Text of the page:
Of all the warlords, sorcerers and priests who served Casander, none was more feared than Jonah, for none was more deadly, or harder to kill.  Jonah had been Casander’s chief assassin.  The creeping death, they called him.  He had been a monk, before the transformation into a vampire. An expert in unarmed combat, he had become far more deadly with the speed and strength of the undead.  He could turn aside blades with his bare hands and punch through plate armour.  The knowledge he had gained though his monk training gave him the strength of spirit and purity of body to resist nearly any magic and by turning into mist he could penetrate the strongest defences.  He was the perfect killer, and he knew it.  He was also very handsome.

Thea embraced him, pressing her face against his muscular chest.  “My love.” She whispered.  He gently laid an arm around her in a gesture which seemed more propriatorial, than holding any real warmth.

“What news?” asked Draco, interrupting the display, which he considered distasteful.  Jonah sneered at him, then, brushing Thea aside he held up an arm and replied with a dismissive wave.  “A moment.”

He took the velvet tunic from his lover and pulled it on, then waited as Thea fastened a dark silken sash around it.  She then proffered to him two rings and an amulet, which each contained magical powers, which further enhanced his abilities.  Finally he slipped two black leather bracers on, which each bore a raven emblem.  Once those had been laced lightly he took his place at the table and addressed the other lords.

“Oreus has fallen”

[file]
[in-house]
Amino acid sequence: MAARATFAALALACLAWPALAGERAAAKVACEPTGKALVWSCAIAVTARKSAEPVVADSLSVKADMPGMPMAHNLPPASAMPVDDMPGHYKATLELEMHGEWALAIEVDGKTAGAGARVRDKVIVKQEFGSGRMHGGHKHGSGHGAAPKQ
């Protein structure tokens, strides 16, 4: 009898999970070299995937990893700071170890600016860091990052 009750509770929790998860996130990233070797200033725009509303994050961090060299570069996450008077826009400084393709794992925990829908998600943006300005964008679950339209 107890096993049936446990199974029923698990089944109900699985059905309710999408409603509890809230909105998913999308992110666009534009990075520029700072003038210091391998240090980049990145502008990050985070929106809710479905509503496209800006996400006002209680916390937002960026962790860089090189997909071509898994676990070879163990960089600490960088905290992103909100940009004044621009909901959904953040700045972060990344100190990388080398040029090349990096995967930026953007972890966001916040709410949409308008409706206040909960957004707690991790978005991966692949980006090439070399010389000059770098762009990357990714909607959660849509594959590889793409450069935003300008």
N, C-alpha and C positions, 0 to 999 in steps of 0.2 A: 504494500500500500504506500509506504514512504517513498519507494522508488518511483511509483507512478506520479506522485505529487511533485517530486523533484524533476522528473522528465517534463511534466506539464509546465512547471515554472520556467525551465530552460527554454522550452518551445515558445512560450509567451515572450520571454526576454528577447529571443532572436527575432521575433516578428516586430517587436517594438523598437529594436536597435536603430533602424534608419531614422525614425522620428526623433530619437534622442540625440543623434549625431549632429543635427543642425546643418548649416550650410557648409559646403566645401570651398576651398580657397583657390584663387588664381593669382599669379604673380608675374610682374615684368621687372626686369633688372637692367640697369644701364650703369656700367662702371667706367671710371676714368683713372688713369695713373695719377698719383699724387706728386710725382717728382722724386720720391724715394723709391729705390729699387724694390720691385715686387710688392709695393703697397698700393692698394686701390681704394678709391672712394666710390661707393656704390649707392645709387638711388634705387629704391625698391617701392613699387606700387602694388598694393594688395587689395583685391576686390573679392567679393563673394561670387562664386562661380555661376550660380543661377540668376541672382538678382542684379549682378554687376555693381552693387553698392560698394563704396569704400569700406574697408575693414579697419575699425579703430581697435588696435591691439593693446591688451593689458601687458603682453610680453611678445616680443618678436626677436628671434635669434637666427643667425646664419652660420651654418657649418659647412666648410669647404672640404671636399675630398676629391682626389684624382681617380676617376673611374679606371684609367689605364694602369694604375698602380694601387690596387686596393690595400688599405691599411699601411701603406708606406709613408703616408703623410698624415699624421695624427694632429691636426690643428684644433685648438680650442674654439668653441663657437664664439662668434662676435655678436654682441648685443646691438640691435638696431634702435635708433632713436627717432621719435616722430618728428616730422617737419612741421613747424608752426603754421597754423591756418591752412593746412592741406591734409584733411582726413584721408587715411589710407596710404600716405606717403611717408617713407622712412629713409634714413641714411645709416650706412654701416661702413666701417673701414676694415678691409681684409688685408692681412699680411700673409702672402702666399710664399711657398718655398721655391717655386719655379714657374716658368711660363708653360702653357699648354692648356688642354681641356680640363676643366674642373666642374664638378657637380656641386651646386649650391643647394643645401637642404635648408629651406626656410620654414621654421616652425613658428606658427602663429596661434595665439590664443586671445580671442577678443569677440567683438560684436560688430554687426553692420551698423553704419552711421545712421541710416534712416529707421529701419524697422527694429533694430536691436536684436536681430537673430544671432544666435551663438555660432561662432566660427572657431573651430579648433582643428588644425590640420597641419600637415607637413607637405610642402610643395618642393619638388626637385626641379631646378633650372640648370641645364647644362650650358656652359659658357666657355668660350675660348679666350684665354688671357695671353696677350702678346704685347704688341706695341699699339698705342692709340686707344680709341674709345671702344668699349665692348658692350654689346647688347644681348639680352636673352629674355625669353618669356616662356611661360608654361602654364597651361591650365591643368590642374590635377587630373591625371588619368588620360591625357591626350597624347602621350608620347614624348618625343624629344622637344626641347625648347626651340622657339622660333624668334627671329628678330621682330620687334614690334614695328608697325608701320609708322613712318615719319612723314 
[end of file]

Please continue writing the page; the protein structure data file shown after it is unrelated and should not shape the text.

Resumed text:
“Damn it.” Cursed Draco, slamming a gauntleted fist onto the table.

“It’s hardly surprising.” Replied Ancalagon.  “I take it the armies are scattered.”

“Scattered or slain.”  Jonah replied.  He smiled wolfishly.  “A great many have met Cthulu this day.”

“How many are they.” Draco demanded.  He was no stranger to the slaughter of battle, but was annoyed by the perverse delight which Jonah took from their defeat.

“Too many for you.  At least ten thousand.  Probably more.”   Draco’s face hardened at the reply.  It was true.  With the few hundred soldiers that they had brought to the northern stronghold there was no way that they could defeat the Deltaen army.

“So we’ve lost.  Too bad.” This was from Gordias, who seemed to take the news as though it were only a minor setback.  Perhaps because he had the least invested in the country.

“I don’t think so.” Replied Ancalagon.  The others looked to him, waiting for him to expand upon his thoughts.  As a priest of the war god Ancalagon had learnt all he could about wars and battles.  It was his passion.  It also gave him a great understanding of strategy.  Draco could understand the lay of a battle and sense the shift in the flow of a fight, sensing instinctively the weakest point in any army, but nobody in the kingdom understood strategy better than Ancalagon.

“They have conquered or kingdom and slain our king.  The wealth of Oreus is
theirs.  To take Glas or Mnander would still need full scale military campaigns, possibly taking them years.  Casander may have been a tyrant, but that doesn’t mean the people of Oreus will gladly accept a Deltaen ruler.  Not when so many of our people were slain by them in battle.  Their mercenaries have been fighting hard and now they will want plunder and tribute, to recoup the expenses of their campaign.  There is bound to be resistance.  Add to that the fact that the Delta is a theocracy.  They are bound to want to convert people to the worship of their sun god.  They will be reconsecrating churches and bringing in their foreign traditions.  That’s bound to annoy a lot of people.  No.  It will be years before the people of Oreus accept the Deltaen rule.  I don’t think they can afford to hunt us down.”  The others waited quietly to Ancalagons reply.

“So what will they do?” Draco asked, at length.